Authenticity – freeing ourselves from the prison of expectation

Stone walls to do not a prison make,

Nor iron bars a cage;

Minds innocent and quiet take

That for an hermitage;

If I have freedom in my love

And in my soul am free,

Angels alone that fly above,

Enjoy such liberty.

~From “To Althea, from Prison” by Richard Lovelace

I had a terrifying dream last night that I was being sent to jail.

I can’t remember why exactly, all I can remember was that I was sentenced for 90 days and that I felt my condemnation was unfair. The dream was permeated with a sense of dread, and as soon as I realized it was a dream I was flooded with relief. I am free!

Then I got to thinking: where in my life to I create self-imposing limitations? How am I creating a prison around myself?

A key to unraveling this puzzle came to me when I was in a yoga class the other day. It was one that I usually enjoy; yet I left the session feeling more stressed out than when I entered. “What’s happened in that class?” I thought, “Yoga is where I go to rest my mind and nourish my soul, so why do I feel so drained?” I pondered this, wondering if something about the instructor had changed. Or maybe it was something about the studio, or the other members of the class. But then I realized: the only thing that changed was me.

I had set up a particular set of expectations in my mind about how the class would play out. I didn’t let the poses sink into my body like liquid soaks a pumice stone. I was impenetrable with my “know it all” outlook. And I also made the mistake of thinking more about how others perceived me than about the practice. I caught myself peering over at my neighbor’s mat – judging my own competency in comparison to hers. I wasn’t living in the moment, which cut me off from the source – the divine space that had drawn me to class in the first place.

Expectation truly is the root of all heartache. This is because expectation is a limiting attitude rather than an expansive one. Once we have an expectation set in our mind, we create situations in order for those projections to come true. But when we do this, we are not living in the moment; we are living in a fantasy world created by our ego mind.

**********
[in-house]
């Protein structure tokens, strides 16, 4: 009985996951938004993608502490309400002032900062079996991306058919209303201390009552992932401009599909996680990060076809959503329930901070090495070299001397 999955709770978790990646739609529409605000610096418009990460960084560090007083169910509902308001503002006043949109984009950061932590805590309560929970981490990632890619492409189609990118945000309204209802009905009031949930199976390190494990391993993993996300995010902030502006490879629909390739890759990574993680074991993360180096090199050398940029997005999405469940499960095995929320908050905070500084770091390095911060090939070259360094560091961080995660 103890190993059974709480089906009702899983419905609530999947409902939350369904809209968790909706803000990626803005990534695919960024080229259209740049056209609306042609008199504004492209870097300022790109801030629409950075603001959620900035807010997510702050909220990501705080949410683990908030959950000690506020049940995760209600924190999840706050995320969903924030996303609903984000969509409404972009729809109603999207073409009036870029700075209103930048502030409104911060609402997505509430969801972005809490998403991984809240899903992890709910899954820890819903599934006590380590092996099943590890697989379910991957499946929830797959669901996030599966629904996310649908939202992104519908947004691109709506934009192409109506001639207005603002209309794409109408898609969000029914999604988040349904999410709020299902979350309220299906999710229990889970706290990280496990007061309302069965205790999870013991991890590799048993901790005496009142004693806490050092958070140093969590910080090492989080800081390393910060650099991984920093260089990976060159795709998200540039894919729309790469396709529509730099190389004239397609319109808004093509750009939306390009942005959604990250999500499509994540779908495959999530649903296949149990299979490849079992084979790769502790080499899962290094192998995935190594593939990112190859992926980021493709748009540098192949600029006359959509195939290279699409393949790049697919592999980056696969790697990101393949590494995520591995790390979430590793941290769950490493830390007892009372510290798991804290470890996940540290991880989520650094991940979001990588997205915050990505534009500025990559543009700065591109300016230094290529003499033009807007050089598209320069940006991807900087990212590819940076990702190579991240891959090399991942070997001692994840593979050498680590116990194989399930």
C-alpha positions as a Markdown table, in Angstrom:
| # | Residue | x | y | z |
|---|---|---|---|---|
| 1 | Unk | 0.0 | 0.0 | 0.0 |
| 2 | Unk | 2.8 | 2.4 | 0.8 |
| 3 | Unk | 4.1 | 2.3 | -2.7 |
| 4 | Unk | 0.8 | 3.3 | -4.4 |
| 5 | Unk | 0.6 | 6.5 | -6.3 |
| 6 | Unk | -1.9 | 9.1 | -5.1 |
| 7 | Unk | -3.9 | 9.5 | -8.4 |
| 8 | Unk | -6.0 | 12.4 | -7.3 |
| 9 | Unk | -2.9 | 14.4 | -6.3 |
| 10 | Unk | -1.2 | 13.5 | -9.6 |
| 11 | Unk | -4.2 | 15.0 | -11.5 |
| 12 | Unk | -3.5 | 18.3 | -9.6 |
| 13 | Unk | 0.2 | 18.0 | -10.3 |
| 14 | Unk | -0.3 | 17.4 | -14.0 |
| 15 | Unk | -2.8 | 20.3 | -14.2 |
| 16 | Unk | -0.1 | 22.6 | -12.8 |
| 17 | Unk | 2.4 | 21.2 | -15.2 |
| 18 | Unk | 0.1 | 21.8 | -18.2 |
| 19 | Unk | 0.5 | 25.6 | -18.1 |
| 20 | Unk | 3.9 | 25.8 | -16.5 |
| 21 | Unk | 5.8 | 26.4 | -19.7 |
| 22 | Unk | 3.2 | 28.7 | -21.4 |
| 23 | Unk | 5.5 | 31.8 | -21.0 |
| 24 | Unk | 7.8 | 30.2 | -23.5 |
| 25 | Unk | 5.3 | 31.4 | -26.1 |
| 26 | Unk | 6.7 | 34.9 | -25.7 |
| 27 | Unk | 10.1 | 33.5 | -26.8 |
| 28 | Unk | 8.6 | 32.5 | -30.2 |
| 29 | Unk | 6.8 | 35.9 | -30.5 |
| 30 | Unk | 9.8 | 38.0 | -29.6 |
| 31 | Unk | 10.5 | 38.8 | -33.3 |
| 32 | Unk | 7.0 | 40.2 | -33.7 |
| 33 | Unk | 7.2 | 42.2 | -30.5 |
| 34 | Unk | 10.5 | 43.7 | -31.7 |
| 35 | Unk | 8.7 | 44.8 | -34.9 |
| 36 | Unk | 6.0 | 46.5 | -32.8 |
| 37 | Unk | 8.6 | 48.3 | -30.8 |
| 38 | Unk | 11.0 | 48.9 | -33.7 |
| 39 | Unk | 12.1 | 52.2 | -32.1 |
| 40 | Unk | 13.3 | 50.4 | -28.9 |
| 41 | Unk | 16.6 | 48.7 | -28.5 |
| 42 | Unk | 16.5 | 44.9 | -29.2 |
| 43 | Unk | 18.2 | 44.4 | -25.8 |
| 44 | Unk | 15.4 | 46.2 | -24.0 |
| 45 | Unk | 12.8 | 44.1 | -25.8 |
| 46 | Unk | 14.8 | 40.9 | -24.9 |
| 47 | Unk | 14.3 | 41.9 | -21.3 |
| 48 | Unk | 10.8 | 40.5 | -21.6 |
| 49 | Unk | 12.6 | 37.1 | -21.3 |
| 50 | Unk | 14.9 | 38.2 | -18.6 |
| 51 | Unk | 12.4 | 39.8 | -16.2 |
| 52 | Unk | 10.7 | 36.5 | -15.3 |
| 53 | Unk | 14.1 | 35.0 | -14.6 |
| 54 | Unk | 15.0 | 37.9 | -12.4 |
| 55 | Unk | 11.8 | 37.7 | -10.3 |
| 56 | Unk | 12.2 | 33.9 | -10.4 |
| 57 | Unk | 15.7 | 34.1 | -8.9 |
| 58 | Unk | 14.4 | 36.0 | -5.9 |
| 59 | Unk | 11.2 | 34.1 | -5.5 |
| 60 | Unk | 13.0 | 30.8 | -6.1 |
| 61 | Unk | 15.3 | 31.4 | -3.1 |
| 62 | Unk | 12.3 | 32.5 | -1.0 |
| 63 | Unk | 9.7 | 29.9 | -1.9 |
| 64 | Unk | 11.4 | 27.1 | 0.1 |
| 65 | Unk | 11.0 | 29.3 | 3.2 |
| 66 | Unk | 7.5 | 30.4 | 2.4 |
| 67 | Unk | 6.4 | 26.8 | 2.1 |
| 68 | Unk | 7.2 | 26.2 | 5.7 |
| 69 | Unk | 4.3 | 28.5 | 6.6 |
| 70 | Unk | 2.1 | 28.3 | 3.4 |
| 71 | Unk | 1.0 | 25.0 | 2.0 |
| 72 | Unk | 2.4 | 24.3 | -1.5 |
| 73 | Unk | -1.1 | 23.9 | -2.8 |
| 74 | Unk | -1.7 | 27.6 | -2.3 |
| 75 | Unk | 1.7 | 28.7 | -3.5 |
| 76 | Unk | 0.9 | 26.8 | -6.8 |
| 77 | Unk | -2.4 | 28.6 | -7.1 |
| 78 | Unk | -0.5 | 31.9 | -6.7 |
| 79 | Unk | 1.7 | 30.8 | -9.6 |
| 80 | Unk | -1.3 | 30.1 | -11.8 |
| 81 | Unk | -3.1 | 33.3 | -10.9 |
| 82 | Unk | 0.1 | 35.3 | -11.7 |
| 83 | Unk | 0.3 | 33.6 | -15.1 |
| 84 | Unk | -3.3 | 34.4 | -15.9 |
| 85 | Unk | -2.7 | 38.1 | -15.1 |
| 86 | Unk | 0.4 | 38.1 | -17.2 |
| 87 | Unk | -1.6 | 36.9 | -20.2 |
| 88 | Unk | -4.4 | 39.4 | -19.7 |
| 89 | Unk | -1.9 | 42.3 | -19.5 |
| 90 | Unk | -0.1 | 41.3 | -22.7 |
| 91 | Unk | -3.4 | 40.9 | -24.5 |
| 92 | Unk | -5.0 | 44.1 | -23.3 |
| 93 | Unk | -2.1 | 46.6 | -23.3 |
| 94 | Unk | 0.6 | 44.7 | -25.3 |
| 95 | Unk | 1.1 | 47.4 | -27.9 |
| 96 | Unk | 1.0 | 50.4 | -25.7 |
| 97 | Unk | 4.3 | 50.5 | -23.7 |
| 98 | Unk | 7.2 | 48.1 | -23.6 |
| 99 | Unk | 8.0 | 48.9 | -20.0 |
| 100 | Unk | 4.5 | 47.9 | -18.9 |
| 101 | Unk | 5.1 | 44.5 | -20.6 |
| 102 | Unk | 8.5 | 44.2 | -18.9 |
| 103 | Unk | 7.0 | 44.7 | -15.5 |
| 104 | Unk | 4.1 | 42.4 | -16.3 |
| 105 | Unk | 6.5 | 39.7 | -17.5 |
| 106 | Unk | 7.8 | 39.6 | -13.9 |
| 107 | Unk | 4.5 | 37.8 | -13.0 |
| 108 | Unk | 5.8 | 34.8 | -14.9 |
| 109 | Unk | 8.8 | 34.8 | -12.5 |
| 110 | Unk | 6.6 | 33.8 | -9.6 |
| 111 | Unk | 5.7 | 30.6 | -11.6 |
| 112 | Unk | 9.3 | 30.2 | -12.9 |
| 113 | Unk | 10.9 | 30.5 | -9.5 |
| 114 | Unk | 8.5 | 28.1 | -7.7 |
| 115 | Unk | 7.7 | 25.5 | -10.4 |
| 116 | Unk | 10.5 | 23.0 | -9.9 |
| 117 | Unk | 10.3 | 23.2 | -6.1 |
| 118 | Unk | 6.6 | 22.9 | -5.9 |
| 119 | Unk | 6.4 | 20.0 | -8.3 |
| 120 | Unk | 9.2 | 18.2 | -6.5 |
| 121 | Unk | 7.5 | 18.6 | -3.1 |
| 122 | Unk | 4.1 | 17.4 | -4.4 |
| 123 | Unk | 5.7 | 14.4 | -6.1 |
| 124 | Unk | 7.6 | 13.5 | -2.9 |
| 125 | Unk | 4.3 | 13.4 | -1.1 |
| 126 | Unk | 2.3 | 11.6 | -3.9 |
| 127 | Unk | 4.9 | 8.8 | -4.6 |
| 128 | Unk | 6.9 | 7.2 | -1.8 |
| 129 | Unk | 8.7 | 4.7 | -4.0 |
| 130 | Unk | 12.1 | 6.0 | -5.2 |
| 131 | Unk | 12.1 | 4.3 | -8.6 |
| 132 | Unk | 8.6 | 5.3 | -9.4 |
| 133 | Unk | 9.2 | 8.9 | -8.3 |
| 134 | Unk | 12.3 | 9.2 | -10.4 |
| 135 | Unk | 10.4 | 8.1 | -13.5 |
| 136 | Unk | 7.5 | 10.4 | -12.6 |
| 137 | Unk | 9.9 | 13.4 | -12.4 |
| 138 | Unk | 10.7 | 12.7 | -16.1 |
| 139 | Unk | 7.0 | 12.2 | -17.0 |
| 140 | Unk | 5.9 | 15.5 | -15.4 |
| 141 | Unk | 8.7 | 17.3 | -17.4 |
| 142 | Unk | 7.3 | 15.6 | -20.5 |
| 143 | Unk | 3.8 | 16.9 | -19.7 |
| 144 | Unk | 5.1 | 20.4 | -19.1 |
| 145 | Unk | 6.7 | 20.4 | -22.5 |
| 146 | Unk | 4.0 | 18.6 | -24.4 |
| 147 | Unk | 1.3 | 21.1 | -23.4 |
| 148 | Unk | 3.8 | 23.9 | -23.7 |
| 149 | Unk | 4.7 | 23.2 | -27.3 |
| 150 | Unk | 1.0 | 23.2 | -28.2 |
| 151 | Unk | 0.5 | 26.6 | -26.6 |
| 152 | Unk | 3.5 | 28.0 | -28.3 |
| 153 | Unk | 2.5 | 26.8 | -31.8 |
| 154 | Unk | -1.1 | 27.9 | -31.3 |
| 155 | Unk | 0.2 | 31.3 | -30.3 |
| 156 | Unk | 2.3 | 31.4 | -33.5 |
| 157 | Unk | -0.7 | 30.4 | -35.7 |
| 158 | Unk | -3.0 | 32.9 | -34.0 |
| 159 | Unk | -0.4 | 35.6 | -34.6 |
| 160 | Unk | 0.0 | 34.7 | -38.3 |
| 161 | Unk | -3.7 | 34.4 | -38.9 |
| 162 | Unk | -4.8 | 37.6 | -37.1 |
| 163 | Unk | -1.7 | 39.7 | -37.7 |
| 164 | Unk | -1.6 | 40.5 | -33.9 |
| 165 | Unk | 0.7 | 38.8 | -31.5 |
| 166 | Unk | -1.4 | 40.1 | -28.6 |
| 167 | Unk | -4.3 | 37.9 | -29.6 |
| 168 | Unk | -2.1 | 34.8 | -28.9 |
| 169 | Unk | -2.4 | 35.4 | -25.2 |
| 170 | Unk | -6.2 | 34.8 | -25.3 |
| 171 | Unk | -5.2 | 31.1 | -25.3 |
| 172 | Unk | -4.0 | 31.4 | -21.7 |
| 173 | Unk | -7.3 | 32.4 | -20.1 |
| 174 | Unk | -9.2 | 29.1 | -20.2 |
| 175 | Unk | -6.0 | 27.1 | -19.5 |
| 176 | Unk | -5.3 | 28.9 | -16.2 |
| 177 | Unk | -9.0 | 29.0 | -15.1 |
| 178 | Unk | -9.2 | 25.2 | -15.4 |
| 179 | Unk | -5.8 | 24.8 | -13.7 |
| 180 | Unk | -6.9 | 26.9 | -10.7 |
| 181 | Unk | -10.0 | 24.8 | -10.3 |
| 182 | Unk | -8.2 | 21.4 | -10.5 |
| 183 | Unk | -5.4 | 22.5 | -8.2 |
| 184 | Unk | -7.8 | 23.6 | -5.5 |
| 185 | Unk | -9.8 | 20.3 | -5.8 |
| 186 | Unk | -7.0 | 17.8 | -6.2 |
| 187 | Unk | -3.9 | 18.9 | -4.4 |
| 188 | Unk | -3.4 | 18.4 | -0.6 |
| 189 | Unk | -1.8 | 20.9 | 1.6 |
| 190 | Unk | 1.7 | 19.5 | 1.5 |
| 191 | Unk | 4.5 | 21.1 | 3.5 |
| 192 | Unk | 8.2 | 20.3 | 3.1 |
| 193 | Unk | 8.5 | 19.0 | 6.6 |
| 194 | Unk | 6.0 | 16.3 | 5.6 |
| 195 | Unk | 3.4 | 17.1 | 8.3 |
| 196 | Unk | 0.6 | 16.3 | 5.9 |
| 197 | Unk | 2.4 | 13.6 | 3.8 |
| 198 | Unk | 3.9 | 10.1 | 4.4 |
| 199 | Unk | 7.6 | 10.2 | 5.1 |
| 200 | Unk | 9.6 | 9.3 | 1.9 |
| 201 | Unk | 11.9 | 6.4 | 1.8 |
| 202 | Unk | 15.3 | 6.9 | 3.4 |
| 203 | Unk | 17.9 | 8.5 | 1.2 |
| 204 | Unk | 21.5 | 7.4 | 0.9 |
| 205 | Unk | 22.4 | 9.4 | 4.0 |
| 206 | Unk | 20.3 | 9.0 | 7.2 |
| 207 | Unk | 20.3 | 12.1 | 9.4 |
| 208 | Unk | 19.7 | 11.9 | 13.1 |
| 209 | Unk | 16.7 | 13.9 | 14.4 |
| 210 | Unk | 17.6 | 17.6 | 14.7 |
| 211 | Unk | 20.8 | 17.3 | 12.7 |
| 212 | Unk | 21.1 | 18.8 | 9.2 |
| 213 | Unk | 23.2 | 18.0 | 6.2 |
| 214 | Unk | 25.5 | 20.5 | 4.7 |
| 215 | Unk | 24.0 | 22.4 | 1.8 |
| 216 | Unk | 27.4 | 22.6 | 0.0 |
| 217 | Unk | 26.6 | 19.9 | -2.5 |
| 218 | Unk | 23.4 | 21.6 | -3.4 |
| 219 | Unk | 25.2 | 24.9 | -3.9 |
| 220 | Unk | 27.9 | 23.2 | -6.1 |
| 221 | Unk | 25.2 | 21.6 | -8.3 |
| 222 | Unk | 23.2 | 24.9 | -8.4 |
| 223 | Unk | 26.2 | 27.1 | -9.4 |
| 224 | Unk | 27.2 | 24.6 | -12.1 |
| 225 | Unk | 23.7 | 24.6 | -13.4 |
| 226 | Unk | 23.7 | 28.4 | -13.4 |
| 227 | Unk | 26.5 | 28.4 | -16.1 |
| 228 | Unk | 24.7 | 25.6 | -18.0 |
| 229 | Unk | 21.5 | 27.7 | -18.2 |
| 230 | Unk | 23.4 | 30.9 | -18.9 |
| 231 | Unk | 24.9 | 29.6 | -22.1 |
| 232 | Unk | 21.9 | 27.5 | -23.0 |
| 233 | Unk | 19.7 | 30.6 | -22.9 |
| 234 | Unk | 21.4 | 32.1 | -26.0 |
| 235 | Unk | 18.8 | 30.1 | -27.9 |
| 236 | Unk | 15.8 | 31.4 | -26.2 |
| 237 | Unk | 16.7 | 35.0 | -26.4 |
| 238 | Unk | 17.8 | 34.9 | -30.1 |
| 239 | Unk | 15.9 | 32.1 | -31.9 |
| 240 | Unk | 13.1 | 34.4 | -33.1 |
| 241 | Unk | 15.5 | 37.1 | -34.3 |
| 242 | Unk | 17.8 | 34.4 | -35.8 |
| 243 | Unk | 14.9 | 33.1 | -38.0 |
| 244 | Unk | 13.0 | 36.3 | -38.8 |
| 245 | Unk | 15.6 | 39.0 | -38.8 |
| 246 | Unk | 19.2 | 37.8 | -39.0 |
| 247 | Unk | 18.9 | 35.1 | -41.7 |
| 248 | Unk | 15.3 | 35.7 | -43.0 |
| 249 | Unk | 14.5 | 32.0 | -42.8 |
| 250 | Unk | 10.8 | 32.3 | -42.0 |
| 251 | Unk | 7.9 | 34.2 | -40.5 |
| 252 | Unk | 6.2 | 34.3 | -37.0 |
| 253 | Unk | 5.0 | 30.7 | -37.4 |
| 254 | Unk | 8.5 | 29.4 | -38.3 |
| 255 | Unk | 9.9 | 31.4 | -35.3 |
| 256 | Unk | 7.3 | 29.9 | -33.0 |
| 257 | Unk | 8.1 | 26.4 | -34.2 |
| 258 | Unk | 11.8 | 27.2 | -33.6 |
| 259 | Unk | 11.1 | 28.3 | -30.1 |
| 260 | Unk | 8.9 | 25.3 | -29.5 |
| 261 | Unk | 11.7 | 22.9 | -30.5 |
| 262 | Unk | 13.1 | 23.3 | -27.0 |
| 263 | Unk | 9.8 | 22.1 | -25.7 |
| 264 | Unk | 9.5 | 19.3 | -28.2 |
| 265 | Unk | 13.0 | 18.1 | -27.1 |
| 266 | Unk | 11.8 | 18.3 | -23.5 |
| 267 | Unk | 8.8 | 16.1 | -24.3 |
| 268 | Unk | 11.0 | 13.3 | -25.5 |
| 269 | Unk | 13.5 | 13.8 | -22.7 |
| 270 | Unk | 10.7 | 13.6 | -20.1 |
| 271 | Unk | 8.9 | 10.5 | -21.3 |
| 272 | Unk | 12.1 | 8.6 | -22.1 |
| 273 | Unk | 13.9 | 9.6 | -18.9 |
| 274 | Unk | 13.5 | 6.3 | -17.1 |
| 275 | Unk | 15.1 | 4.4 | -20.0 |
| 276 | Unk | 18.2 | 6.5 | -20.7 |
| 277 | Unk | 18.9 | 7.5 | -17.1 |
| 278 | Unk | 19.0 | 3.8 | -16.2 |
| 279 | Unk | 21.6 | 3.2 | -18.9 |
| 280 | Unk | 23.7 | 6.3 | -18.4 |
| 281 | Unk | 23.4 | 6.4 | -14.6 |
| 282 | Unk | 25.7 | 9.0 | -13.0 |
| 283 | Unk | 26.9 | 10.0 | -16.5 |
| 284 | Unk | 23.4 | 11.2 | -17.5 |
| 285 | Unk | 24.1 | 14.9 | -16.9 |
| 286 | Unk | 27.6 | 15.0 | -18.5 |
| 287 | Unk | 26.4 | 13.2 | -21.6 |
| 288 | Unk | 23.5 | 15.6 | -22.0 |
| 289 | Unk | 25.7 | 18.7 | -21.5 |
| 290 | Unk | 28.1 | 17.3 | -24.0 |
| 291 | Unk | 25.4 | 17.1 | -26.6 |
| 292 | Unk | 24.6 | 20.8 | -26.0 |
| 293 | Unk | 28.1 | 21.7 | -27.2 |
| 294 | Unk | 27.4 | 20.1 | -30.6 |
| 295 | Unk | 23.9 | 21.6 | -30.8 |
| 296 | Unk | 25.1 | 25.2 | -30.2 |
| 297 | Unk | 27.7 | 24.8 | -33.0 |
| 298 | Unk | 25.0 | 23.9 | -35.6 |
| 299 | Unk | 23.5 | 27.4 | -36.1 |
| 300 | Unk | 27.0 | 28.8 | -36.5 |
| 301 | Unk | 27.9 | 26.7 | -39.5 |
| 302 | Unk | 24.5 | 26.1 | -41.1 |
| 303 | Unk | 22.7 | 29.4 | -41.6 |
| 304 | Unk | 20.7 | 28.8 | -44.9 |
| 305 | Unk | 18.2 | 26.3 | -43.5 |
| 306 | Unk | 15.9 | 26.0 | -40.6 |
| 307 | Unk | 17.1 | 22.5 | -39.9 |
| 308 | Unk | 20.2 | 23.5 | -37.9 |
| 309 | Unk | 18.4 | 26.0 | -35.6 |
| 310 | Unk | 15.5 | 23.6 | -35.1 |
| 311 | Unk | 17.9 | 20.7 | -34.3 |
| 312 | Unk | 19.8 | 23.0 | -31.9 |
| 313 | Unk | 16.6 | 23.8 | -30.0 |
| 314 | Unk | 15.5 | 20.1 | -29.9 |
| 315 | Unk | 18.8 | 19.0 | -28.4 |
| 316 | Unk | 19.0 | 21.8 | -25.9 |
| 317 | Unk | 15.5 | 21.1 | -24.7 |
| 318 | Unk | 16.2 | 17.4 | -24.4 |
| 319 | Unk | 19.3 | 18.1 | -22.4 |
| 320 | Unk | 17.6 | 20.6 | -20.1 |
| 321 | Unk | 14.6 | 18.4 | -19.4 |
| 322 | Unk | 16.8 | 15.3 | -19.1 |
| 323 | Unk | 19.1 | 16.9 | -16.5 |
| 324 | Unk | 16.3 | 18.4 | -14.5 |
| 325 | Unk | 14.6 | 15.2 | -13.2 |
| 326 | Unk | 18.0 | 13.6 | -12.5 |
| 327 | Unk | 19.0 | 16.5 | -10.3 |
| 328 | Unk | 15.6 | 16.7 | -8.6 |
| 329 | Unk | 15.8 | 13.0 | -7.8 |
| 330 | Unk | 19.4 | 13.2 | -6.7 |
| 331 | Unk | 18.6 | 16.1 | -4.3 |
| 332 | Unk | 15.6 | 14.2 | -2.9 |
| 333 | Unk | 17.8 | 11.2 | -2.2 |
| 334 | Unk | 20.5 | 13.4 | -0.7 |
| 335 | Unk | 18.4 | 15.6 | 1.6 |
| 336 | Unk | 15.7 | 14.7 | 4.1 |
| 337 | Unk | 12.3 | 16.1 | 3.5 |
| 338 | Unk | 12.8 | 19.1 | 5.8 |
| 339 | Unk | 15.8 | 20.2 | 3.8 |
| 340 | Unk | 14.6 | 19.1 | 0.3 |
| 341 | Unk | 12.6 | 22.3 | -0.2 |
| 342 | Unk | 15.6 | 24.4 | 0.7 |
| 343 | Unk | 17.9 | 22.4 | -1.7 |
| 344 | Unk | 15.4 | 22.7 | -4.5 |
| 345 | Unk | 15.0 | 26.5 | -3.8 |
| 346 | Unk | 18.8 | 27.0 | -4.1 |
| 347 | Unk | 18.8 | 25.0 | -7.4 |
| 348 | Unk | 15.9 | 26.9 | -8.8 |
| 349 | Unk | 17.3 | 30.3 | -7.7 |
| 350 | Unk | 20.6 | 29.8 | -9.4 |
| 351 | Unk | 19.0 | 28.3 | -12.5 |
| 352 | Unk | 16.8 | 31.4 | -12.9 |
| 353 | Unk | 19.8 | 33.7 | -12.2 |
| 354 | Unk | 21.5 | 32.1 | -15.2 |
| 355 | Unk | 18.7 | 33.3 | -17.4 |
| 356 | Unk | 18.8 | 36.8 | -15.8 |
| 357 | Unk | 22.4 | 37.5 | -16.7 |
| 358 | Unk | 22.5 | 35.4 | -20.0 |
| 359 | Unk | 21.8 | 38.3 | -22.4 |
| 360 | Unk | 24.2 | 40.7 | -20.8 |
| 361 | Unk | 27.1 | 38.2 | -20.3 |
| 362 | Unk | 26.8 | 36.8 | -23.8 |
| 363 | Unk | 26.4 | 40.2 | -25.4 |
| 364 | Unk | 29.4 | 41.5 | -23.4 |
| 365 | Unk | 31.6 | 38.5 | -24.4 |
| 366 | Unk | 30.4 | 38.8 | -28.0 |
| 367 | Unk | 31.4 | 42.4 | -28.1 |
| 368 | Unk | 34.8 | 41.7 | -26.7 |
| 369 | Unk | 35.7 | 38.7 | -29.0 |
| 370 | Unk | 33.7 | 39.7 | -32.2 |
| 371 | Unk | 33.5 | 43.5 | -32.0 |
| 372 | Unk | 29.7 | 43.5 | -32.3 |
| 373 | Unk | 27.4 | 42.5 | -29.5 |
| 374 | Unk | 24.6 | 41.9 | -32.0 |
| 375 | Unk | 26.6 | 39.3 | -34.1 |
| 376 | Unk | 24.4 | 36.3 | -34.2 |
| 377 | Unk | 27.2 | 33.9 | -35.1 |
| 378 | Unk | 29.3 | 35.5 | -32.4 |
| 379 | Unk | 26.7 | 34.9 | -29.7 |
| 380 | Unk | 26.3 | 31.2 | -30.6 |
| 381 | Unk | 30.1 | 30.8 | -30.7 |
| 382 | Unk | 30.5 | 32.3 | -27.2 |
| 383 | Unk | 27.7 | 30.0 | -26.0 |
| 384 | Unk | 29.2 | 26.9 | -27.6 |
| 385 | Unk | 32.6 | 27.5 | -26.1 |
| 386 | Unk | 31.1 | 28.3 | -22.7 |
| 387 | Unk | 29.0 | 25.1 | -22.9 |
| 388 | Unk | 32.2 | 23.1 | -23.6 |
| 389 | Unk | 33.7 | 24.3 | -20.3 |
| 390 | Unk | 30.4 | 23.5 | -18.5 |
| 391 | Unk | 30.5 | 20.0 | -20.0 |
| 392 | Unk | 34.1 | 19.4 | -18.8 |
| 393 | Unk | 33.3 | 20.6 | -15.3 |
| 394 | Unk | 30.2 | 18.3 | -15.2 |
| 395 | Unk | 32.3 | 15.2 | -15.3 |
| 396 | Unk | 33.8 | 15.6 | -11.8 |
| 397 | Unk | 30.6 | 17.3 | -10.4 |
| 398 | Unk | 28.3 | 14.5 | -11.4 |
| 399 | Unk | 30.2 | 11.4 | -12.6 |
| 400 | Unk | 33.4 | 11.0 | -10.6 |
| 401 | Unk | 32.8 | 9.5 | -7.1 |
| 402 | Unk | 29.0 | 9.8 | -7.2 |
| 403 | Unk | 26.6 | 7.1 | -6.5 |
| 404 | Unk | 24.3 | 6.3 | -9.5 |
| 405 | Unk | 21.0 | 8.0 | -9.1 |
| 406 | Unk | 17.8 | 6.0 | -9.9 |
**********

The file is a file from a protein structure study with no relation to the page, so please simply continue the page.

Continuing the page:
The solution to freeing ourselves of expectation is learning to relinquish control. We have no idea how each day will play out; perhaps you had a plan to go to the movies, and the show sold out. Expectation leads to disappointment. The ego stamps its foot and has a little tantrum because it did not get its way. I like to picture the ego like my 2-year-old self on a bad day. It wants, whines, and throws fits when it doesn’t get its frivolous needs met. So instead of indulging our inner terrible twos when our mental reality did not come to fruition, we can choose to see it as an opportunity for something better to come along. Instead of seeing the movie with your friend, maybe you end up talking over tea and having a truly magical conversation. We never know what the Universe has in store.

In the adult world, expectation is usually linked to the ascertain of power. Having expectations is the first step to cultivating control. And we like to control things best when we are scared. We are scared we aren’t good enough, we are scared we won’t have enough, and we are scared about how others perceive us. But usually when we are trying so hard to gain control over our lives, we forget to actually live it. We lose a sense of authenticity in our dealings.